Any complex process or chain of events (be it supply chains, manufacturing, price comparison and so on) require data from locations, services or devices to be brought together. Often, this data is in different formats and even if standards exist there can be problems with the collection, interpretation or manipulation that lead to an unexpected entry or error.
As an example, UK public authority open spending data ‘should’ be published in a particular standard (order of columns, contents, currency etc) but there are an estimated 81,000 column names alone. This makes even basic analytics of trends time-consuming – a data scientist will need to fix these issues first before they can get to work finding potential efficiencies across our public bodies (ironic, I know). Whilst some bodies are now using tools like Experian Aperture Data Studio to auto-standardise their data and prevent these problems at source, you can easily imagine how similar issues in the IoT could negate many of the opportunities offered by this new paradigm.
If my car can’t talk to my house because the house wants distances in KM but my car sends them in ‘time to destination’ then how will the oven know to switch on when I’m 5 minutes from home? We’re certainly seeing improvements in this area thanks to platforms such as Apple’s HomeKit, Amazon’s Alexa and Google Home but with any nascent ‘standard’ it’s already becoming difficult for consumers to buy things that connect to one or multiple platforms seamlessly (remember Blu-Ray v HD DVD?) due to differences in technical and data standards.
Whether true interoperability emerges remains to be seen but history shows how important this will be in order for the benefits of choice, competition and quality to be felt. What will be critical in the meantime though will be the ability to work with multiple standards – in my world, this is data standards. Organisations looking to take advantage of the IoT will need business-friendly tools that can help them transform data from different sources so they can use it at pace.
Data Quality – timeliness, integrity, linkability
A while ago, I tried to construct my own IoT sensor for the office – the temperature is a constant bugbear of mine so I wanted to measure it and see if I could find any trends that we could act upon (for example, if I linked the sensor data to phone logs, could I link temperature to productivity?).
Unfortunately, my shaky memory of resistors meant that I burnt out the temperature sensor immediately. All I could discern was a temperature of 999oC (even though our office was often too hot, I suspected this to be incorrect).
What I did learn though was that this simple sensor would have given me questionable data anyway – reading up on the particular model I had chosen not only identified how easy it was to burn out (thanks) but that it often went wrong if you requested readings on too regular a basis. There were also differences in readings from this model to others.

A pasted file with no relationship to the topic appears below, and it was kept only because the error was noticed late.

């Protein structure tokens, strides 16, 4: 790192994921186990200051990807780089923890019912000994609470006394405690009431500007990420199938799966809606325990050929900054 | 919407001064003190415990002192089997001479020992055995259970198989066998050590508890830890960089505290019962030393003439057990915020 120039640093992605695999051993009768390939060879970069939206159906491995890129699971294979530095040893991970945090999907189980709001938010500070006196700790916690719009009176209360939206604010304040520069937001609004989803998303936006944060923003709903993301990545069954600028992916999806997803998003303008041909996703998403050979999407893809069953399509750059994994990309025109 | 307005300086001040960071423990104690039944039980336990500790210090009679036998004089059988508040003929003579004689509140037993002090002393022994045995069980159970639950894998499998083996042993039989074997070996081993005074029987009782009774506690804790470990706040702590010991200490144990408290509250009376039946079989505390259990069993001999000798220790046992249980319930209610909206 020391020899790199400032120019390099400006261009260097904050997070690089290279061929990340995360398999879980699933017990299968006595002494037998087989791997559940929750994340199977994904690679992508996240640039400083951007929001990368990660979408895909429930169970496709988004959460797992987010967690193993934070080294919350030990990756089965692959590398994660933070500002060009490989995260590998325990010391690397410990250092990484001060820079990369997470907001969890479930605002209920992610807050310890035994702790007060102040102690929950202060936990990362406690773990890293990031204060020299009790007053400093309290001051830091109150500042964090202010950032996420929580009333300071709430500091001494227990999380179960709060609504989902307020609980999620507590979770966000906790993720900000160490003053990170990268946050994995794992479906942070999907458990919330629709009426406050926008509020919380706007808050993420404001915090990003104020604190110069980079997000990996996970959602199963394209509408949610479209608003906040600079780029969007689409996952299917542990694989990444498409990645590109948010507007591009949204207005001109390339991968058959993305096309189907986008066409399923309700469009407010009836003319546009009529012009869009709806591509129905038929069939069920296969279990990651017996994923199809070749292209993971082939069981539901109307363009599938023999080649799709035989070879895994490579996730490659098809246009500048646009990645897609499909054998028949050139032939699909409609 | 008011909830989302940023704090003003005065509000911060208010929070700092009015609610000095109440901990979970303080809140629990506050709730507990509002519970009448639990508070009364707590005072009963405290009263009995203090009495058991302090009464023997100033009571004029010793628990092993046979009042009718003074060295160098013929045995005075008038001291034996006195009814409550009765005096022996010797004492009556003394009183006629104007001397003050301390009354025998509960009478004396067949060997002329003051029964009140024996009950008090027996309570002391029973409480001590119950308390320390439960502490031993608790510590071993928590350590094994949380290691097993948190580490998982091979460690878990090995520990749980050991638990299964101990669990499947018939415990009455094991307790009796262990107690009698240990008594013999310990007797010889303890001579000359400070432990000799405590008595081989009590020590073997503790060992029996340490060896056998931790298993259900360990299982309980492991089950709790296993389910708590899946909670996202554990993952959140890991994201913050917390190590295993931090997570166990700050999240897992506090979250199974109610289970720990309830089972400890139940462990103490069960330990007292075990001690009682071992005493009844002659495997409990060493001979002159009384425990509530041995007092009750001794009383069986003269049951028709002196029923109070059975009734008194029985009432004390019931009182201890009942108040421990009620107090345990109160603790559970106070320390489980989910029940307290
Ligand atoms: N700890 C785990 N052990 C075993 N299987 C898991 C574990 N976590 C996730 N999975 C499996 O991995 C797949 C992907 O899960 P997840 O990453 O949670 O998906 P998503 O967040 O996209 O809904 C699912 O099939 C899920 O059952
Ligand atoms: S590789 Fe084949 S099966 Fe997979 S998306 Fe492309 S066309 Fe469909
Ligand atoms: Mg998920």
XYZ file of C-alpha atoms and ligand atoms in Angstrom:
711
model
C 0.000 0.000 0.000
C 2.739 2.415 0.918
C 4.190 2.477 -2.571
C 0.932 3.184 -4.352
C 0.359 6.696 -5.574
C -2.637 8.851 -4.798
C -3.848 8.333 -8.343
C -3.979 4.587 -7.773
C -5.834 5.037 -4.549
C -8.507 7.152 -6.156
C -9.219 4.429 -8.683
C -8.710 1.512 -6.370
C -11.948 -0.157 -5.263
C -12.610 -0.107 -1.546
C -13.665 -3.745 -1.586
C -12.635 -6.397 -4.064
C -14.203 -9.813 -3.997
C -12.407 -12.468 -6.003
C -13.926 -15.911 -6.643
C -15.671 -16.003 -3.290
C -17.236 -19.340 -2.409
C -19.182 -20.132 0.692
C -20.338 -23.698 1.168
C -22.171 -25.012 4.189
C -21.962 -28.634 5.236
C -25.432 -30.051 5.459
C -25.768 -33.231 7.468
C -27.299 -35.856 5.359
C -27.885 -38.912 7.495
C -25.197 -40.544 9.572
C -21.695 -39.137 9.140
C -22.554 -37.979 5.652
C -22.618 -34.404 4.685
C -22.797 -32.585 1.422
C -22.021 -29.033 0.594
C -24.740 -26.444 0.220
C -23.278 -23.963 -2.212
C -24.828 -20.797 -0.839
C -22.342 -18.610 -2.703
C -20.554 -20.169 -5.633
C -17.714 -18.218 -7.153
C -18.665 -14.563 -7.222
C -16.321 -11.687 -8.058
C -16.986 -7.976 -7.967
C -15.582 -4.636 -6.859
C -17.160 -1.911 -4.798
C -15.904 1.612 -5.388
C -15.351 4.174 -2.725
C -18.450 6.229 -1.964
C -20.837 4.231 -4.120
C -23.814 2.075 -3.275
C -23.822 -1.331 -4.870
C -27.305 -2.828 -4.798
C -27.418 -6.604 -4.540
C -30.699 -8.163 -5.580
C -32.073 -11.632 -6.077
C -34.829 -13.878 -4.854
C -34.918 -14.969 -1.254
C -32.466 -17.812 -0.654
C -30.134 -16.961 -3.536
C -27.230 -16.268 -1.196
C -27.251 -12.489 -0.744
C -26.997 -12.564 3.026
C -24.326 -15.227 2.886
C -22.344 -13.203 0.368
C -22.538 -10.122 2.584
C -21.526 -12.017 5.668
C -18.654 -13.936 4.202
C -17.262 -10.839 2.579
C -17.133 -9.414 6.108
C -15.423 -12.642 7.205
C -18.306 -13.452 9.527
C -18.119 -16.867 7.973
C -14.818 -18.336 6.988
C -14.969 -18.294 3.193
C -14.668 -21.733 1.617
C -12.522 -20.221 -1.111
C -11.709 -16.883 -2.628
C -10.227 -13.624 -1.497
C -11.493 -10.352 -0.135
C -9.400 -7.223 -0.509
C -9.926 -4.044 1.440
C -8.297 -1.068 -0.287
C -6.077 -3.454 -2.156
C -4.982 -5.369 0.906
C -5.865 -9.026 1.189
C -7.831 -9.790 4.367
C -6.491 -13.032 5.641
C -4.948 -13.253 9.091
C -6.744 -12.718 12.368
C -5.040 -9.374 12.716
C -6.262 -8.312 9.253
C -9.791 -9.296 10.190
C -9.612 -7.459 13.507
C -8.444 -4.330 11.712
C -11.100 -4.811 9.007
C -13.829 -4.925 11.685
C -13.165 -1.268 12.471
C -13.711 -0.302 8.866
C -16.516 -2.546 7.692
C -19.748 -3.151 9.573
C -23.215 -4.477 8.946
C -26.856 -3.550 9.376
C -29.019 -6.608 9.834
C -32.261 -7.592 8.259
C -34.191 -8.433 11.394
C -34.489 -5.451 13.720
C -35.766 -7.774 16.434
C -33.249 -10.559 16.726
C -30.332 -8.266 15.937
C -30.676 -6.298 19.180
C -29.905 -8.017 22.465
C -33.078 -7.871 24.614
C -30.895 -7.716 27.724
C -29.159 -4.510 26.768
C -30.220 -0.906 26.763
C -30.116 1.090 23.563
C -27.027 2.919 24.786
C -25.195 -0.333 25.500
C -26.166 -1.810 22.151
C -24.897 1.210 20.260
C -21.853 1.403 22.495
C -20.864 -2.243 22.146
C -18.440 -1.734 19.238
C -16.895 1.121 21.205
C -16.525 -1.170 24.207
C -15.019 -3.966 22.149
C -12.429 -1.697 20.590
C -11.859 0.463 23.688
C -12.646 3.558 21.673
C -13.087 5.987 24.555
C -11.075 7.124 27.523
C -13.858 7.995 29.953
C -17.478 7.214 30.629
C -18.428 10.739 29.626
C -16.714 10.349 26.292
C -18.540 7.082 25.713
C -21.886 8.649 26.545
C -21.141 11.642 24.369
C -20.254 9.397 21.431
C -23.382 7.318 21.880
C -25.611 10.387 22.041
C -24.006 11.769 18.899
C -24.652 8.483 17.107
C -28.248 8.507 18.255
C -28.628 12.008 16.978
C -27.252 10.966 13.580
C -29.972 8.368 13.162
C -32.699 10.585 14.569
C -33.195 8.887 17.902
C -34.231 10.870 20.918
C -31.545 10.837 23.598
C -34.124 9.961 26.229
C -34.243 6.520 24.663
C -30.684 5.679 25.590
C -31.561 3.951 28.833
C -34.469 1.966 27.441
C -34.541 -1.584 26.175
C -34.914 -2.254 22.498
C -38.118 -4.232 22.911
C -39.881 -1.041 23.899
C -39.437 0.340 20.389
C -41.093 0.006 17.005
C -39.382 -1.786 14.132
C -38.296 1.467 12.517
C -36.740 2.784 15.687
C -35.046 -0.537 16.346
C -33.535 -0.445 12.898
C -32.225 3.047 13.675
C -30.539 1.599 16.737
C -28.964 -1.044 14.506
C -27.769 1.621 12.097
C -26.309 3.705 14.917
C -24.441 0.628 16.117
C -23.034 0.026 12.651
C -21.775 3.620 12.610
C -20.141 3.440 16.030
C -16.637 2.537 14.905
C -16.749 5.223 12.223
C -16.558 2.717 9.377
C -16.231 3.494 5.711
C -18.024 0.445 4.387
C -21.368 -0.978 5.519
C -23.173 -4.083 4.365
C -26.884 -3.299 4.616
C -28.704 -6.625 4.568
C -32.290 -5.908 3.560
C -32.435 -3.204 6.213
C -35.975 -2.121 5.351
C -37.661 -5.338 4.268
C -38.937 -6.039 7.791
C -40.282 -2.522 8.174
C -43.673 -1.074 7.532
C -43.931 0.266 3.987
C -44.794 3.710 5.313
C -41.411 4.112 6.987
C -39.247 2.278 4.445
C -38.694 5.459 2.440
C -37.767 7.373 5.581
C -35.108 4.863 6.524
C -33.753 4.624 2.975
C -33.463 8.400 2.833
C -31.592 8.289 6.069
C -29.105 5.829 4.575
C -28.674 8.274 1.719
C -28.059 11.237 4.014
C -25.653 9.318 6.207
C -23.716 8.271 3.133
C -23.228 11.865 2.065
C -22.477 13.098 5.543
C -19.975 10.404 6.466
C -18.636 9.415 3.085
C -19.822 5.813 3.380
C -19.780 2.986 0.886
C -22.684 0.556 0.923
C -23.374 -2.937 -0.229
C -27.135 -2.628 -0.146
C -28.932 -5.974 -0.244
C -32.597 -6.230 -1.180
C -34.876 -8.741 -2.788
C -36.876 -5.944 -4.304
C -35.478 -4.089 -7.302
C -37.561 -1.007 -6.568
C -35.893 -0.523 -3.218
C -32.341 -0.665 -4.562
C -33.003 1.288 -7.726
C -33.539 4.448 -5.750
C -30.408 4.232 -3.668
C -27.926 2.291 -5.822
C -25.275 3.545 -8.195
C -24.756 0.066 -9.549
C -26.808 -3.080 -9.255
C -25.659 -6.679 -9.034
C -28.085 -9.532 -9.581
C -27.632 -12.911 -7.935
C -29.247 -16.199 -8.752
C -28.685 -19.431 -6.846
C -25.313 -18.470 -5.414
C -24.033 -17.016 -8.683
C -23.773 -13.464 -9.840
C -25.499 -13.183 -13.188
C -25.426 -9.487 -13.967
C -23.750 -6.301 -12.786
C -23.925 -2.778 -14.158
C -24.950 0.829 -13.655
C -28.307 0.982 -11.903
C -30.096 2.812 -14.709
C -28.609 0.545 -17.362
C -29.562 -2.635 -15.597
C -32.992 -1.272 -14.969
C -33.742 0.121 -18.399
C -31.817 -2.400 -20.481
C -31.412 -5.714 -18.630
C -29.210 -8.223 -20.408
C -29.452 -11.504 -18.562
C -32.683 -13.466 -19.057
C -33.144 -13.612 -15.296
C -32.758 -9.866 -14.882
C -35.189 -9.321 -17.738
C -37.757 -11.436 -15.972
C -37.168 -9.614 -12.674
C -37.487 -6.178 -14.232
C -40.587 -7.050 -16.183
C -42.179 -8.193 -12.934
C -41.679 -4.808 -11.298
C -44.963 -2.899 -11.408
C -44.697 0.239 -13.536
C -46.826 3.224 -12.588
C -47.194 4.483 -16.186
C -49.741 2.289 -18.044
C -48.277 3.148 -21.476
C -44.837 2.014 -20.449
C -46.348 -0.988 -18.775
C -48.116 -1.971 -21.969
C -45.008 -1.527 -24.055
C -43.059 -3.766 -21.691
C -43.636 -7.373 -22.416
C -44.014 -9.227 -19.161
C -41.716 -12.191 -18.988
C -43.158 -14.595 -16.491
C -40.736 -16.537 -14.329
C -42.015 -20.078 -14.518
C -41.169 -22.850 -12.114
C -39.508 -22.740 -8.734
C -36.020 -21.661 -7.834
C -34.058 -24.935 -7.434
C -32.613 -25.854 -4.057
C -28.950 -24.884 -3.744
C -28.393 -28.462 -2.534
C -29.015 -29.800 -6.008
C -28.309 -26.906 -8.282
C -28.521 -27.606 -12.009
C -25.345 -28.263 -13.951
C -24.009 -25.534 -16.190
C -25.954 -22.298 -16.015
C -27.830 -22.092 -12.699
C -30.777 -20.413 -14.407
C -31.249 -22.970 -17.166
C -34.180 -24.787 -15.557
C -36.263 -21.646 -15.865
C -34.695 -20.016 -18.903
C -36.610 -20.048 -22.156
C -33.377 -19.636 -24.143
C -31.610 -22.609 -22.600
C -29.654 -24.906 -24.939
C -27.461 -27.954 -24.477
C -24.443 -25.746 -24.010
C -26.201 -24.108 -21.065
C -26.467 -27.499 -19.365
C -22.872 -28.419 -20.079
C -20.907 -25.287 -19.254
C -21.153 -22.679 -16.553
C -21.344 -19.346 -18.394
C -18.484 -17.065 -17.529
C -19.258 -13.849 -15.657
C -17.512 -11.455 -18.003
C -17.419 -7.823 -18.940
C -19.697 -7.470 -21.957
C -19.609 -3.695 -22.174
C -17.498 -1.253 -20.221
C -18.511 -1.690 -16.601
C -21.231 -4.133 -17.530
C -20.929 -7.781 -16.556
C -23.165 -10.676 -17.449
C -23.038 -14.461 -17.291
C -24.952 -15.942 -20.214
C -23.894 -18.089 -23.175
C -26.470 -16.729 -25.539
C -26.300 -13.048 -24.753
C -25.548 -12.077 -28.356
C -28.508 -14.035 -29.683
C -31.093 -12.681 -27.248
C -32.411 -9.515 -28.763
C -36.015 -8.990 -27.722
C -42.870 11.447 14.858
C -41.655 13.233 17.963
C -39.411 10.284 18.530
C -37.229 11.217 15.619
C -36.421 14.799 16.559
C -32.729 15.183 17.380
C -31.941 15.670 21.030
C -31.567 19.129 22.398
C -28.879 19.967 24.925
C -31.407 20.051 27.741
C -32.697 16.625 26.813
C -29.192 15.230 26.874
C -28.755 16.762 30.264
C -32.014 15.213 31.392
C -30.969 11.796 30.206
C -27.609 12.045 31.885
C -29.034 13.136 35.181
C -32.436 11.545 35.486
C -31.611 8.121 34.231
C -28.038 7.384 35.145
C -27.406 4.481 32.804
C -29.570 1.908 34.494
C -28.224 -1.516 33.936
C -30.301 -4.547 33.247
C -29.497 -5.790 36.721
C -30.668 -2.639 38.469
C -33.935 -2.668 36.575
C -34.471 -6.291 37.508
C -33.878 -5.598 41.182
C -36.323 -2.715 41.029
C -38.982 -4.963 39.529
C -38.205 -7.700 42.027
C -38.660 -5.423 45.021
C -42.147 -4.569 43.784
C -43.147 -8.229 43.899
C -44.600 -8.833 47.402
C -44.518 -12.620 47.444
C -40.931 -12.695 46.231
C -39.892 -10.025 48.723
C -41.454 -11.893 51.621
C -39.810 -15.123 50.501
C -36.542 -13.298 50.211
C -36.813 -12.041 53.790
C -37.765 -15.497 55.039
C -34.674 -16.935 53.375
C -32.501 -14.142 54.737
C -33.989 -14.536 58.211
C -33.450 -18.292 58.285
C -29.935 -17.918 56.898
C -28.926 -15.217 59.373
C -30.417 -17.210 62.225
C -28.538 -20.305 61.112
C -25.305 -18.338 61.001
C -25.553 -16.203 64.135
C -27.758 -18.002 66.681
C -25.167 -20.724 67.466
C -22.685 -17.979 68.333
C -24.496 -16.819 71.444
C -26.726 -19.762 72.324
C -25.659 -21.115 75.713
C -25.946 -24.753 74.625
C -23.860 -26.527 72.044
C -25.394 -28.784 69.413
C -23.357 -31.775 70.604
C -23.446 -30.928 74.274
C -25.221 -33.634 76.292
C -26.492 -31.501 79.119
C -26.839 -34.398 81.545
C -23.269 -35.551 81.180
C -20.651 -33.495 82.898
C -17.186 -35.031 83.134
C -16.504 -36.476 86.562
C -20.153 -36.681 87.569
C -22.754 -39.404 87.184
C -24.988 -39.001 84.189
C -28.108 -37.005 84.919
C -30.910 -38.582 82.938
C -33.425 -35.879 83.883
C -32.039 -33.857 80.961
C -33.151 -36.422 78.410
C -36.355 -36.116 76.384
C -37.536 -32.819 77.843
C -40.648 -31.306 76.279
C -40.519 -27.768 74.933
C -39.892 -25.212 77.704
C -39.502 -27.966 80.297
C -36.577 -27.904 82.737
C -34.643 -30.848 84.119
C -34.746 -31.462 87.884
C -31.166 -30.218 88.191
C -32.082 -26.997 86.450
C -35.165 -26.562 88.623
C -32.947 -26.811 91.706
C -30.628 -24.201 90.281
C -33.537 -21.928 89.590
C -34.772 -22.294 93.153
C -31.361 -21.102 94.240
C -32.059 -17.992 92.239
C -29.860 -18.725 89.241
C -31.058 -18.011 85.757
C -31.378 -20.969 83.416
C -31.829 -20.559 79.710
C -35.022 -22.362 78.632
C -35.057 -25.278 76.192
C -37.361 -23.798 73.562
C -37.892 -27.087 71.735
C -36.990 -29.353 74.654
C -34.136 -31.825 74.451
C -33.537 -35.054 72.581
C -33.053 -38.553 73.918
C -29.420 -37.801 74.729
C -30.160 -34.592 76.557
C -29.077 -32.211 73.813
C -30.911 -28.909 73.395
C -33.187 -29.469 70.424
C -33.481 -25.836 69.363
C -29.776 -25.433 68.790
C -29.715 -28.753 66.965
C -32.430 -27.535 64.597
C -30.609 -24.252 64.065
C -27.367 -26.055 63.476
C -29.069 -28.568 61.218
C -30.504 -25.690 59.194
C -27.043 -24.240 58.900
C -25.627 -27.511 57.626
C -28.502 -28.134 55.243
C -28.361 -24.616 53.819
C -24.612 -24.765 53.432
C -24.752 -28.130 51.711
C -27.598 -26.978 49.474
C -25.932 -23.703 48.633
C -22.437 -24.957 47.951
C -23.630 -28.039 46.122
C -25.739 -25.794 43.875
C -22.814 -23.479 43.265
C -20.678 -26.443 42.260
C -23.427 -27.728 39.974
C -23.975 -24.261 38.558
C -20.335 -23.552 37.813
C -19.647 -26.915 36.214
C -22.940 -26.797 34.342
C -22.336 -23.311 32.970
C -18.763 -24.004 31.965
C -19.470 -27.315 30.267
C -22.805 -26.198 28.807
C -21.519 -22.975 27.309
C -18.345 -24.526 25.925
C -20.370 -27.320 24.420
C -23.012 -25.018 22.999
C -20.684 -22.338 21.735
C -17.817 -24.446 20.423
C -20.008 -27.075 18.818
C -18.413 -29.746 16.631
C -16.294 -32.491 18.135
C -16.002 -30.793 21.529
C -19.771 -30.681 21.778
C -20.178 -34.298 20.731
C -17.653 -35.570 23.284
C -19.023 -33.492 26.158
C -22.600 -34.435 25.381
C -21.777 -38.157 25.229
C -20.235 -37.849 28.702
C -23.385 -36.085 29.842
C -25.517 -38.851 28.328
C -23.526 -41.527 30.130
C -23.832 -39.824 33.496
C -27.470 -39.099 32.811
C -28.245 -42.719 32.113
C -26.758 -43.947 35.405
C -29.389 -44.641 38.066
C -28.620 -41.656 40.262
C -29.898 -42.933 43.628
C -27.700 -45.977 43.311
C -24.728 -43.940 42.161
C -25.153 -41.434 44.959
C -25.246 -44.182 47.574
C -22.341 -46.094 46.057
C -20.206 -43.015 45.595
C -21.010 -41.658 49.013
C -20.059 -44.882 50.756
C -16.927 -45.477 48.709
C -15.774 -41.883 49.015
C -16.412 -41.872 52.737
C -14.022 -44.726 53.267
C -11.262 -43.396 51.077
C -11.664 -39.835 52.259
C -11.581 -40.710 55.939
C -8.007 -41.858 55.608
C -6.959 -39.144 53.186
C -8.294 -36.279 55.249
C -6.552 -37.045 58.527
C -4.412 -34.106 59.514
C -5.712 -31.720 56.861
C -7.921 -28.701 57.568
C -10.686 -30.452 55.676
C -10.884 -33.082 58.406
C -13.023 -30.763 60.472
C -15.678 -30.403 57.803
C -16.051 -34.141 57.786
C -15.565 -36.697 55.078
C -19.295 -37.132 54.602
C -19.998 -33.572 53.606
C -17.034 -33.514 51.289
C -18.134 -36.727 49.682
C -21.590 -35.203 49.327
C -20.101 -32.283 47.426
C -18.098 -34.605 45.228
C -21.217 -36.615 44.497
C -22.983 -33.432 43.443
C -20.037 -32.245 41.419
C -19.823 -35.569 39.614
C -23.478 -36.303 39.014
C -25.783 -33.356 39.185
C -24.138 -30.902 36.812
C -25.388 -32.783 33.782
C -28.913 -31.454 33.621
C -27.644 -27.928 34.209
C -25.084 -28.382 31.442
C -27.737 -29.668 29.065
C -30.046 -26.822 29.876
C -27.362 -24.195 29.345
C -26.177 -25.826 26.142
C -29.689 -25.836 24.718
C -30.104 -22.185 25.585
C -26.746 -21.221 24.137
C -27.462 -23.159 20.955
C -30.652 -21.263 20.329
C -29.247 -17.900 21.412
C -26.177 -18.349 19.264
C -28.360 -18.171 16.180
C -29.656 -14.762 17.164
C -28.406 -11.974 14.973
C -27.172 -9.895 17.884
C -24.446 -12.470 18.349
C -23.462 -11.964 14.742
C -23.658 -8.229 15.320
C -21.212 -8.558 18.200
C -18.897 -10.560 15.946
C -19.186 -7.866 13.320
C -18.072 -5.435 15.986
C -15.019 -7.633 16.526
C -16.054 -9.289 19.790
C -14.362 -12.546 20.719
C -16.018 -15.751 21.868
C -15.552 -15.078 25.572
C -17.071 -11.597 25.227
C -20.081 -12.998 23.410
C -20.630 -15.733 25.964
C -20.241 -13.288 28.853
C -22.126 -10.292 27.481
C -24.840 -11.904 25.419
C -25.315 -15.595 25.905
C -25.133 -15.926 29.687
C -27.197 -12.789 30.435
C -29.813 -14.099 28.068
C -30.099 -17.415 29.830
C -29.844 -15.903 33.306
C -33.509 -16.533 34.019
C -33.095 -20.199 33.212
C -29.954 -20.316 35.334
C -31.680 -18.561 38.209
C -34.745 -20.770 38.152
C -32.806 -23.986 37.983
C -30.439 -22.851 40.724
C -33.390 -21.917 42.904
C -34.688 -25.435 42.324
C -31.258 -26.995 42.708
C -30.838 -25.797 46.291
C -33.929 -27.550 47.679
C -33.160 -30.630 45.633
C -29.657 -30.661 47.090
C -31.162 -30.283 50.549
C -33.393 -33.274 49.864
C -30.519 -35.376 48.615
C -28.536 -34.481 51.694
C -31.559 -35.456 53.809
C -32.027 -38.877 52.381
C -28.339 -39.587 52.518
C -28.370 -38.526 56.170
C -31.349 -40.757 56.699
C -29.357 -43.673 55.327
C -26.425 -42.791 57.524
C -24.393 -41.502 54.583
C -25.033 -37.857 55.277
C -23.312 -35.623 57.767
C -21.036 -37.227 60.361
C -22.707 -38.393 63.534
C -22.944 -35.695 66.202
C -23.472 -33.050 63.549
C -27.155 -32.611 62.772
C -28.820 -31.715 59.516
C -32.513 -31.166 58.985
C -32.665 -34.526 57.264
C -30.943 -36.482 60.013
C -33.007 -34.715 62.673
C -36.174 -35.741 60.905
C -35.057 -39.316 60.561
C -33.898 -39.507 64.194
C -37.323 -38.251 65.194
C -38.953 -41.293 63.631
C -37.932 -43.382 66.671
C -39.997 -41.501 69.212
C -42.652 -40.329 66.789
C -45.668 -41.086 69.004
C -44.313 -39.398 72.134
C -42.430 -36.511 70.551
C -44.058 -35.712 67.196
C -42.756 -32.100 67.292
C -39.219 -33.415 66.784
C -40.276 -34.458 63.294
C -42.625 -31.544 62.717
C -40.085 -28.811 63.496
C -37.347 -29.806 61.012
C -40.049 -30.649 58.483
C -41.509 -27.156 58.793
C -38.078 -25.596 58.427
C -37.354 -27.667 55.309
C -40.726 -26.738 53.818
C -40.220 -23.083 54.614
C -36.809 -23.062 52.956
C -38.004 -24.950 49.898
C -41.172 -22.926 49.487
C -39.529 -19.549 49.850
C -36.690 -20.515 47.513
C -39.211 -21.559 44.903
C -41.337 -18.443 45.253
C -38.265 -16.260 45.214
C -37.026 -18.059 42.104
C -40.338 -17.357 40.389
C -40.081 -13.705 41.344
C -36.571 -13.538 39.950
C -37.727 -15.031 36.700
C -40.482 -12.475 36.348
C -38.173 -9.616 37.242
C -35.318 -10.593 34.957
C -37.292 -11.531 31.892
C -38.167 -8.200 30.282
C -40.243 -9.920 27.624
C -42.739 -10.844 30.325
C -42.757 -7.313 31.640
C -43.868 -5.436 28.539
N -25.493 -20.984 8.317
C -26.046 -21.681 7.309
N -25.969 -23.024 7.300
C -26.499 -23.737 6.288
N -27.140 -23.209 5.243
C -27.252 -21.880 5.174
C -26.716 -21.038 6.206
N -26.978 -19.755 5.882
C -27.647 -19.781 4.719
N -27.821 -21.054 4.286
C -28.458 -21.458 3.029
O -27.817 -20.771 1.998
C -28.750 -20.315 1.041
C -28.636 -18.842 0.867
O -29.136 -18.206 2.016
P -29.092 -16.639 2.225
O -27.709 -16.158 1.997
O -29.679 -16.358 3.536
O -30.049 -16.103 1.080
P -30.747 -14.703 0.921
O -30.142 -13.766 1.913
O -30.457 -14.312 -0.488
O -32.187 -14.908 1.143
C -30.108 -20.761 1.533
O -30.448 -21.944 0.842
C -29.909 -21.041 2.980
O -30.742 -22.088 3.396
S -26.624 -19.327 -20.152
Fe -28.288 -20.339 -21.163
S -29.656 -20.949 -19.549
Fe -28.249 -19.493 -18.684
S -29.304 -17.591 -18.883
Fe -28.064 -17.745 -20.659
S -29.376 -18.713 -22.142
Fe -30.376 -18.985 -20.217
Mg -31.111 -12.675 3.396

Clearly, if an organisation is considering using IoT sensors then, just like any other data collection method, they should first understand what data is being collected and at what level of integrity. Is one device as accurate as another? Does the timeliness of data affect its usefulness? How can you tell if the data collected is ultimately trustworthy?
It’s also important to consider how to link one dataset to another. If, like me, you want to look for how an environmental factor influences productivity (human or otherwise) then you’ll need data elements that can be compared easily – such as time periods that are either identical or at least comparable (for example, a sensor working once per hour and a call log system in minutes can be linked but seconds to days would be more difficult).
What the IoT may also lack for the short term is external validation of data. In a more traditional data domain such as party data (otherwise known as contact data), there are address validation tools and datasets of common names to check spellings and email validation services. In the IoT, there is not yet a shared resource to help validate whether data from a sensor or device matches an agreed standard. Standards and data quality go hand in hand so it will be important for open and/or shared resources to be made available to check whether (for example) a temperature sensor is correctly calibrated.
Towards a connected future
Whilst challenges are there now and new ones will emerge in the years to come, the promise of smart cities, smart energy grids, connected cars, smart homes and a plethora of new services to help us live our lives are immense. Clearly, though, this is a jigsaw puzzle where we’re missing a couple of the corners.
From a data management point of view, the IoT presents challenges not only in the areas of volumes, variety, velocity and veracity but also in the areas of trust, transparency and ethics.
If a consumer can’t trust that their smart meter / thermostat combo is working for their benefit (and their benefit alone) then they may be reticent to share their data with providers or even to use the very devices that are meant to make their lives easier (and in this example, save energy).
So what can we, as organisations, start doing now to build trust in IoT data both for our colleagues and the consumers who will be interacting with devices and ultimately seeing the output of them in the decisions that impact their lives? Here are a few ideas to get you started:
From my very basic and unsuccessful attempt to create an IoT device, I have at least learnt that the technology needs focus as well as the data. For anyone thinking about stepping into the IoT arena it’s this point that they should take away – the technology is exciting but the impact can only be realised when the data is managed effectively. Oh yes, and if you build a fridge that stops me eating cheese I will be very, very unhappy.